As it neared its close last week, 1936 had been marred by four major crashes of scheduled U. S. passenger airliners.* Last week one more was added to the list as a twin-motored Boeing of Western Air Express vanished on its regular run from Los Angeles to Salt Lake City. No Knute Rockne or Senator Bronson Cutting was among the plane's four passengers, but newspapers found memorial material in Stewardess Gladys Witt.
In the course of her work, pretty Gladys Witt met Pilot James H. Roe, and a shipping executive named Erich K. Balzer who often flew on WAE planes. One day last month Passenger Balzer stepped out of a WAE Boeing at Los Angeles carrying giggling Gladys Witt in his arms, declared they were to marry. But Hostess Witt left him literally at the altar, headed for Kansas City to marry Pilot Roe. Suitor Balzer managed to catch the same plane. When they reached Kansas City after arguing all night, Hostess Witt declared that she would not marry Pilot Roe, but neither would she marry Passenger Balzer. She returned to work with Western Air Express.
One night last week Hostess Witt took off from Los Angeles as usual. Presently the airliner passed over little Milford, Nev. At 3:27 a. m. one of the two pilots radioed Salt Lake City that the big trans port was hitting 199 m.p.h. at 10,000 ft., under a "high overcast." That was the last word from the plane. When it did not appear at Salt Lake City, Western Air frantically marshaled planes for a search. But at dawn, low clouds and a blizzard prevented flying. Calling out CCC boys, the airline set them combing the desolate, craggy, snow-laden Utah mountains on foot. They found nothing. Two days later, when the snow abated, 25 planes took up the hunt. At week's end they too had found nothing.*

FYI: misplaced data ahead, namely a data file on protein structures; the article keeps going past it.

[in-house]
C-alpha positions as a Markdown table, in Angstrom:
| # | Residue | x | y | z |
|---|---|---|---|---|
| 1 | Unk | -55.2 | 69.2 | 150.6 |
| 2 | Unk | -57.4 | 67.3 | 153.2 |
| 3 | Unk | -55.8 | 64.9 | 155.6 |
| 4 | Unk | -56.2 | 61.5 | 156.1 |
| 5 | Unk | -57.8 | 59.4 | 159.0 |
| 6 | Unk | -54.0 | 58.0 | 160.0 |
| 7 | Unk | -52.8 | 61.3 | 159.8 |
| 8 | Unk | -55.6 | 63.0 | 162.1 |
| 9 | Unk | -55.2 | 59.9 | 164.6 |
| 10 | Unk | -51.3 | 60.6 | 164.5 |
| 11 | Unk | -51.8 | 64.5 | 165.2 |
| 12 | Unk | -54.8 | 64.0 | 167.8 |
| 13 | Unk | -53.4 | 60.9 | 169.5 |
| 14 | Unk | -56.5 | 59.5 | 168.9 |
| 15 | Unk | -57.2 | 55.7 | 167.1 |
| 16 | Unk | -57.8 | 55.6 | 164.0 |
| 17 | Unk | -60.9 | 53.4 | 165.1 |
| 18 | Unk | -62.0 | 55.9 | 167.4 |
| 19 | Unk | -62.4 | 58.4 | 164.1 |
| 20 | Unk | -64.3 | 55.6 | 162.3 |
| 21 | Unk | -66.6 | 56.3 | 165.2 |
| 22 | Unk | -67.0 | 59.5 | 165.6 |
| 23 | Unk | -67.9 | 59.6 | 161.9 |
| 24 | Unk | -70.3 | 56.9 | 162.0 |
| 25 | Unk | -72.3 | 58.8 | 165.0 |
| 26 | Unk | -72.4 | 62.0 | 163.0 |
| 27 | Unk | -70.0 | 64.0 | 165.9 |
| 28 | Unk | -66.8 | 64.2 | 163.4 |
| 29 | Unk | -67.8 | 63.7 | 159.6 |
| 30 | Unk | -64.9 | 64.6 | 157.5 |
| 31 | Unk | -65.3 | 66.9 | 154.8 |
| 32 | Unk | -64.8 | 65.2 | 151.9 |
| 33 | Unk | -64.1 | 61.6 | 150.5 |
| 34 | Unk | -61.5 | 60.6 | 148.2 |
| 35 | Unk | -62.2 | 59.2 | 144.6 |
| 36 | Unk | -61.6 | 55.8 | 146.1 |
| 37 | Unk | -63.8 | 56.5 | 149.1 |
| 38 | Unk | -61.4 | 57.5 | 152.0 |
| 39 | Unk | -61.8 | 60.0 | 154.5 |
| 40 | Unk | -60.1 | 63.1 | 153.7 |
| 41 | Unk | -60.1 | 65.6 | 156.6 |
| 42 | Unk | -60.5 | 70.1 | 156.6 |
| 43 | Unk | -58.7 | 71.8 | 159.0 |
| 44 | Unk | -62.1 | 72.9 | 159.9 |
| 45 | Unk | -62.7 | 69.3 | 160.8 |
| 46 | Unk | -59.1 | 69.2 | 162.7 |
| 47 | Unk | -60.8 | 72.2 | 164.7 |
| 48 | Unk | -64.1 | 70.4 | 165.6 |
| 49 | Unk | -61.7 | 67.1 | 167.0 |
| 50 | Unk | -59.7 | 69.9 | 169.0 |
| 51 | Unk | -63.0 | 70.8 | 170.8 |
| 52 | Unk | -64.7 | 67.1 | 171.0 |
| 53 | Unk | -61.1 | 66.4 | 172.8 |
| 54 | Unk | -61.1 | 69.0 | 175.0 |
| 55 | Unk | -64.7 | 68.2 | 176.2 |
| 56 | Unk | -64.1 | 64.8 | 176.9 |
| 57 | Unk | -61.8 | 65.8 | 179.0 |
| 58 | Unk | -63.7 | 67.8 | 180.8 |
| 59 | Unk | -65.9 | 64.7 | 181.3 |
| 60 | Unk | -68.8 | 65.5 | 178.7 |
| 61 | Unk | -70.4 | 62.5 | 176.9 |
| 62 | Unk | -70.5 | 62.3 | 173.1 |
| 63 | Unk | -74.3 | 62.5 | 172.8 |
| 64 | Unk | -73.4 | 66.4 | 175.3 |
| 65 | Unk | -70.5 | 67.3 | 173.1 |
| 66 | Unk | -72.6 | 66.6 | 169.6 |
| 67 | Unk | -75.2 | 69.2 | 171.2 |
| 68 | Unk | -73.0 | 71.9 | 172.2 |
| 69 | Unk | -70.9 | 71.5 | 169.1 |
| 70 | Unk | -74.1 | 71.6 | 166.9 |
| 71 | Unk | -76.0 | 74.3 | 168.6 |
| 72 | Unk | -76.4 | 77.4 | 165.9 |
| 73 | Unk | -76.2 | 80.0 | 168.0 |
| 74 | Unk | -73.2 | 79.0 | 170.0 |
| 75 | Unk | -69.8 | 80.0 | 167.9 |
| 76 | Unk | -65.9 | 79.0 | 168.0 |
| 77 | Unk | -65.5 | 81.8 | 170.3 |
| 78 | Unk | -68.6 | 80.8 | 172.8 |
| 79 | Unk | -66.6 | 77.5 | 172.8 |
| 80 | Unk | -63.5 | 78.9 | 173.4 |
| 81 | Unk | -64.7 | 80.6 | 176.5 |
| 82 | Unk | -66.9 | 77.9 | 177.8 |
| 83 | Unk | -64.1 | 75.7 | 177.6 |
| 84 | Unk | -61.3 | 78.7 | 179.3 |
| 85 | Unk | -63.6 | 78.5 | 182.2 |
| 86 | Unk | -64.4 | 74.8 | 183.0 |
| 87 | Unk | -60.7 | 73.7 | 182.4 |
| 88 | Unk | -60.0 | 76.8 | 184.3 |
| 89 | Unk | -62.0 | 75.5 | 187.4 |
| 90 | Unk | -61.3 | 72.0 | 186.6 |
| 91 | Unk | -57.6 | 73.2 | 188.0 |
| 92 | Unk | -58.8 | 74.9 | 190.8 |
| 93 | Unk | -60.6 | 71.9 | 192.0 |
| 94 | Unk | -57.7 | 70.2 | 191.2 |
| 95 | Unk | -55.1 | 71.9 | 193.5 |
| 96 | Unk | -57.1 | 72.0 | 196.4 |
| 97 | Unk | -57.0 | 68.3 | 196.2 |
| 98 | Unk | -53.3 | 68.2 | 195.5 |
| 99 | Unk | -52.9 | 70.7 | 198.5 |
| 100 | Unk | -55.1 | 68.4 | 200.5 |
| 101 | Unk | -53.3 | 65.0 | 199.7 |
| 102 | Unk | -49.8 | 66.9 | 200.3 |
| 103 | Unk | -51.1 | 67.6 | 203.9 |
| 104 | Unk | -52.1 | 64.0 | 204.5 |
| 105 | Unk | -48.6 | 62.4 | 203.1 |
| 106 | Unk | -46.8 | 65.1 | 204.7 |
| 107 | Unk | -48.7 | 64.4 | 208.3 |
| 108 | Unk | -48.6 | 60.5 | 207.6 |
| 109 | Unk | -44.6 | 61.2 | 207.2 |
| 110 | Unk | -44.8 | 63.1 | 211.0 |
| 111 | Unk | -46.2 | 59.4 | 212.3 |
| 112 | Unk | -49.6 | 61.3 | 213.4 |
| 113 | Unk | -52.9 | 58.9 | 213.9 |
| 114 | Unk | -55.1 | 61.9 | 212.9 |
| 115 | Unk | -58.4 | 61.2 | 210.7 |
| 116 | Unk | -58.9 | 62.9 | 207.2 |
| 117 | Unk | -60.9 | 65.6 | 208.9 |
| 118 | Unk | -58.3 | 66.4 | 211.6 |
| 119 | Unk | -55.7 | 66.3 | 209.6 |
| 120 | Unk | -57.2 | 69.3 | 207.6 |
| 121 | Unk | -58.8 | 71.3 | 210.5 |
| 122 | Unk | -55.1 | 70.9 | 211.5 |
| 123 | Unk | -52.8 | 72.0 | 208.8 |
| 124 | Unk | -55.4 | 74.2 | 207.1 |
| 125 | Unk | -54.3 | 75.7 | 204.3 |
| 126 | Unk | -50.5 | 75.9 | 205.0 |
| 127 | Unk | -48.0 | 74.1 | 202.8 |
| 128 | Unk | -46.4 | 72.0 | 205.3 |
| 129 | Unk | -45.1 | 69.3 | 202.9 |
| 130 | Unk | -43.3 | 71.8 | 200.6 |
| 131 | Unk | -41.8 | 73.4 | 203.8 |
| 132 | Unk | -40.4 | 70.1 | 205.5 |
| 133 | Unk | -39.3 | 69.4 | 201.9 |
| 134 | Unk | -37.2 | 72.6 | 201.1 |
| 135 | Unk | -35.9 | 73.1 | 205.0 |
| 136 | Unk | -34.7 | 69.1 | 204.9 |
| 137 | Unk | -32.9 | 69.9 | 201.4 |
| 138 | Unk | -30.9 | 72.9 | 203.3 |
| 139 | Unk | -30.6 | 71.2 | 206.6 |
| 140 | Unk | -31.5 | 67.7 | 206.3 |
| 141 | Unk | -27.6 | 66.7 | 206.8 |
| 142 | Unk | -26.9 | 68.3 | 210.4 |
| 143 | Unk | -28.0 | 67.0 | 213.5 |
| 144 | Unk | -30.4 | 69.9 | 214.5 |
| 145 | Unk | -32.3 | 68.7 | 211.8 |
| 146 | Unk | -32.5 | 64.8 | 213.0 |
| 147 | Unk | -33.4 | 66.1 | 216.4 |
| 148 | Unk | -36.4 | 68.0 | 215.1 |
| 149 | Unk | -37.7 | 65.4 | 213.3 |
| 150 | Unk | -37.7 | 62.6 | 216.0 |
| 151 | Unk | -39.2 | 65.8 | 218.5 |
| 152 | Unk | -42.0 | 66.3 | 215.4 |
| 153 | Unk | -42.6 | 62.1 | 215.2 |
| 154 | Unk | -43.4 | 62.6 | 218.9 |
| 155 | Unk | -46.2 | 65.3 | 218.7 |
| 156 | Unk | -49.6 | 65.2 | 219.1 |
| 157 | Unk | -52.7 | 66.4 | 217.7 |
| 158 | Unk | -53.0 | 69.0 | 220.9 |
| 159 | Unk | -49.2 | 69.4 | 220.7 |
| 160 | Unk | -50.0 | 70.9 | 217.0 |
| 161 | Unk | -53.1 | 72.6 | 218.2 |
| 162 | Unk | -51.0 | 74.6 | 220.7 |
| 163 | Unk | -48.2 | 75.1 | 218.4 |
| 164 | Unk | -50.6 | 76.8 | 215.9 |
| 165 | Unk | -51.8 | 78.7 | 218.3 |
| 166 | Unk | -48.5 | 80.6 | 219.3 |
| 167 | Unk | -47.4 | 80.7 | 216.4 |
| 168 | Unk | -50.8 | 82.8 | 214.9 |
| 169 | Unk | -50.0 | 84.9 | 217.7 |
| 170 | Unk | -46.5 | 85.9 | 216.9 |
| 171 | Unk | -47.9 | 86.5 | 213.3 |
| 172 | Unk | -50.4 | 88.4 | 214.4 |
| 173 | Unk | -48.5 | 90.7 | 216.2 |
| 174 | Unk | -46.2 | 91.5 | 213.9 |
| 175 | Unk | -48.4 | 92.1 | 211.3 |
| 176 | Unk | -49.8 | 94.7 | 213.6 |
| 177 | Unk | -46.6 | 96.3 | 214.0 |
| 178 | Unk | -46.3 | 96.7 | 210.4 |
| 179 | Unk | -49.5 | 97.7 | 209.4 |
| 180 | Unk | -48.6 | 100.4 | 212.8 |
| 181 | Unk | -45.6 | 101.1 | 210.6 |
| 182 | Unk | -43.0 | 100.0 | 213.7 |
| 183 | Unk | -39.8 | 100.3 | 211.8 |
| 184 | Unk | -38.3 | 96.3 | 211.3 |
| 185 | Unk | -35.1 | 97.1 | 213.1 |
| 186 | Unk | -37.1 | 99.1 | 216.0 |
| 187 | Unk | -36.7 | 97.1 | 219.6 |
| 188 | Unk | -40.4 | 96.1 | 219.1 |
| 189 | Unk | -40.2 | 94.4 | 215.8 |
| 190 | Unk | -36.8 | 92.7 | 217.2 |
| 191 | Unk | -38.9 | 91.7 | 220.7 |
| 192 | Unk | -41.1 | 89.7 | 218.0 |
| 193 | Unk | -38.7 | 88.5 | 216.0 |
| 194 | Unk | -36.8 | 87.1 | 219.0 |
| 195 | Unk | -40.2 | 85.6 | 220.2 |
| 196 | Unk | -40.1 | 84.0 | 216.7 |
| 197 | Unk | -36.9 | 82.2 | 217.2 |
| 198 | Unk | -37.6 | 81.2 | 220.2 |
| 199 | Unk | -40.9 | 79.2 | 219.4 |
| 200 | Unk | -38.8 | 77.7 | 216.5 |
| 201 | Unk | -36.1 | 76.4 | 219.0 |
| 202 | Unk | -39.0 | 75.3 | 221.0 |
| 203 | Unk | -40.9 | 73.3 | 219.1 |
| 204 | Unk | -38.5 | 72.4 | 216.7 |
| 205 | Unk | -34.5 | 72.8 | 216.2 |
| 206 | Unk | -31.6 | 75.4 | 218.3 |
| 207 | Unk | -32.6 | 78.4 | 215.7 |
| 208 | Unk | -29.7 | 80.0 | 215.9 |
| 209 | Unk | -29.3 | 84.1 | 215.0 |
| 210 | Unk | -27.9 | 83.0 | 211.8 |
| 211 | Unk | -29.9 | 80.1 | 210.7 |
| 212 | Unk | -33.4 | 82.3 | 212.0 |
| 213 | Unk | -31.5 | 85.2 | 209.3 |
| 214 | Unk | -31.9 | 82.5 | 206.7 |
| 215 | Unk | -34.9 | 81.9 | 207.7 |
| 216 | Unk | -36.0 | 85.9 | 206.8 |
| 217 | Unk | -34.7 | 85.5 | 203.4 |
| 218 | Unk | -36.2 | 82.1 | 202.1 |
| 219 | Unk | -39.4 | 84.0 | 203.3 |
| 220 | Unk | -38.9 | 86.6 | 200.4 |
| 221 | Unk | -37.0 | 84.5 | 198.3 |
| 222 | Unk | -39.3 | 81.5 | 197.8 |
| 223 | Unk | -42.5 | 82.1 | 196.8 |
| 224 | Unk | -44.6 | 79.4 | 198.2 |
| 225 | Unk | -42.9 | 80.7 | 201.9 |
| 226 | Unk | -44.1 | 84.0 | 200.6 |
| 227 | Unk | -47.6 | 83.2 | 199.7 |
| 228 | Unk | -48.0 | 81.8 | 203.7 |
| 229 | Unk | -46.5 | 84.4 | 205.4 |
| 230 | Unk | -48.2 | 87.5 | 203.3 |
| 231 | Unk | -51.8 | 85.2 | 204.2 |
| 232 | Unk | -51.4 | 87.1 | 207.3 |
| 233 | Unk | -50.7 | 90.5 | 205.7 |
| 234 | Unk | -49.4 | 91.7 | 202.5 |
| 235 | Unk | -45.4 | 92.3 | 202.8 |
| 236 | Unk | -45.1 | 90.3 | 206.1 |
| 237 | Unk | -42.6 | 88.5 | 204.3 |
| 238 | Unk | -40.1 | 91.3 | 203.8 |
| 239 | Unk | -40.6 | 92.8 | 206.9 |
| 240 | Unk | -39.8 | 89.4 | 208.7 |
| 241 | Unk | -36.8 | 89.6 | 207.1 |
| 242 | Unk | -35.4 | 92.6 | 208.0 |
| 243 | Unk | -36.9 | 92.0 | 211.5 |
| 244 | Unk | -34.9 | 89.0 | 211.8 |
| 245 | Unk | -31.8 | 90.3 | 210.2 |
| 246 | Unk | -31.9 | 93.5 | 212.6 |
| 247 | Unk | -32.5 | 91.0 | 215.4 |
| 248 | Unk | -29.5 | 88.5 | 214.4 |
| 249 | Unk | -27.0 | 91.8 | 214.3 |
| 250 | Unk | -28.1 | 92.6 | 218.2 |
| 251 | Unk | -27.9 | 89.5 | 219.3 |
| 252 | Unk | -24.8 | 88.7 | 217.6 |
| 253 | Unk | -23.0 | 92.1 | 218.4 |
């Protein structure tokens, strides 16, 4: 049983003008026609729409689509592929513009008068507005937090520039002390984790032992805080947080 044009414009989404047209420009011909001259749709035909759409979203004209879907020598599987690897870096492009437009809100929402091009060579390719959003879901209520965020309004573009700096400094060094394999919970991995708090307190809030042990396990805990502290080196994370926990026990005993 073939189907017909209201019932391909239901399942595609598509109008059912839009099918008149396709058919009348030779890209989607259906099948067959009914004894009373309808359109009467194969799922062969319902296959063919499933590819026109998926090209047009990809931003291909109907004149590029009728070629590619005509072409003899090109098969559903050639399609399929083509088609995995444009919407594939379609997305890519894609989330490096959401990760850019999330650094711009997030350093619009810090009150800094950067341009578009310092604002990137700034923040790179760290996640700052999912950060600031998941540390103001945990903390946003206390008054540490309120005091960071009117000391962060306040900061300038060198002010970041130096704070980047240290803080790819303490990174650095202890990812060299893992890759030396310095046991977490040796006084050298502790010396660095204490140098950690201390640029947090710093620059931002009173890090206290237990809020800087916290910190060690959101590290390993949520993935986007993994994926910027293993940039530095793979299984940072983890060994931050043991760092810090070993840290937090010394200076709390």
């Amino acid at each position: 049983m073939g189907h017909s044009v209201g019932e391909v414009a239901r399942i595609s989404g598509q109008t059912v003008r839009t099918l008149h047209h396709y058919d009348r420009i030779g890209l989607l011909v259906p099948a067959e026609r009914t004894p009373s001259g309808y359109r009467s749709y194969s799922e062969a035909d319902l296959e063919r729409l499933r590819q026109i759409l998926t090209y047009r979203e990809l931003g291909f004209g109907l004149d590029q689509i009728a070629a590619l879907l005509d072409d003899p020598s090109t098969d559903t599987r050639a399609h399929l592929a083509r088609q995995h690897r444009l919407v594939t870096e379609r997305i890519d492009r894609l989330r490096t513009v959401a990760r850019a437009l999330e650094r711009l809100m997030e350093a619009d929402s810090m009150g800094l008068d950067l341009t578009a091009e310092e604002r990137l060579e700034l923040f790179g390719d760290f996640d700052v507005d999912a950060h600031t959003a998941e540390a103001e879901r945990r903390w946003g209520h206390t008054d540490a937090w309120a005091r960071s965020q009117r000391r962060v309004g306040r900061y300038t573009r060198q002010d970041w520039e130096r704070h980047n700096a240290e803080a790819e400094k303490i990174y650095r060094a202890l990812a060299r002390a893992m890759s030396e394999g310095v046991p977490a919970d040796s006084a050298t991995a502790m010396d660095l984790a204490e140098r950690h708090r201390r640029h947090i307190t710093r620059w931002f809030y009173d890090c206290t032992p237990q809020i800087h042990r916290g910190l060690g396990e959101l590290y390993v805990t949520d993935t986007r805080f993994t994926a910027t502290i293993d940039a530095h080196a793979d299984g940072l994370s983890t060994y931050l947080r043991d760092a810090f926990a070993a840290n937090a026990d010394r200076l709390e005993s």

Officials theorized that the transport had gone far off its course, had fallen into Utah Lake, or was hidden in some wrinkle of the tortured Wasatch Mountains. Said one: "Snowfall there is normally heavy . . . and the bodies might be buried and never found till spring." Added WAE's pioneer pilot, Vice President Charles N. ("Jimmie") James: "If they have not died from the crash, they have died from exposure." Hostess Witt's jilted Suitor Roe hovered over a radio, muttering: "There's still a chance." Jilted Suitor Balzer remarked: "If we had been married, she would be safe at home now."
* The four: American's Southerner near Goodwin, Ark. in January, killing 17; Transcontinental & Western's Sun Racer at Uniontown, Pa. in April, killing 12; Chicago & Southern's City of Memphis at St. Louis in August, killing eight; a single-motored Lockheed of Varney Air Transport at Rattlesnake Butte, Colo. in October, killing three. * Meanwhile, two more transports met disaster: 1) a Northwest Airlines Boeing with two pilots but no passengers vanished somewhere in Idaho or Washington; 2) an Eastern Air Lines Douglas piloted by Transatlantic Flyer Dick Merrill, who made a forced landing so skillfully on a mountainside near Port Jervis, N. Y. that none of the eight passengers was hurt, though both wings were torn off.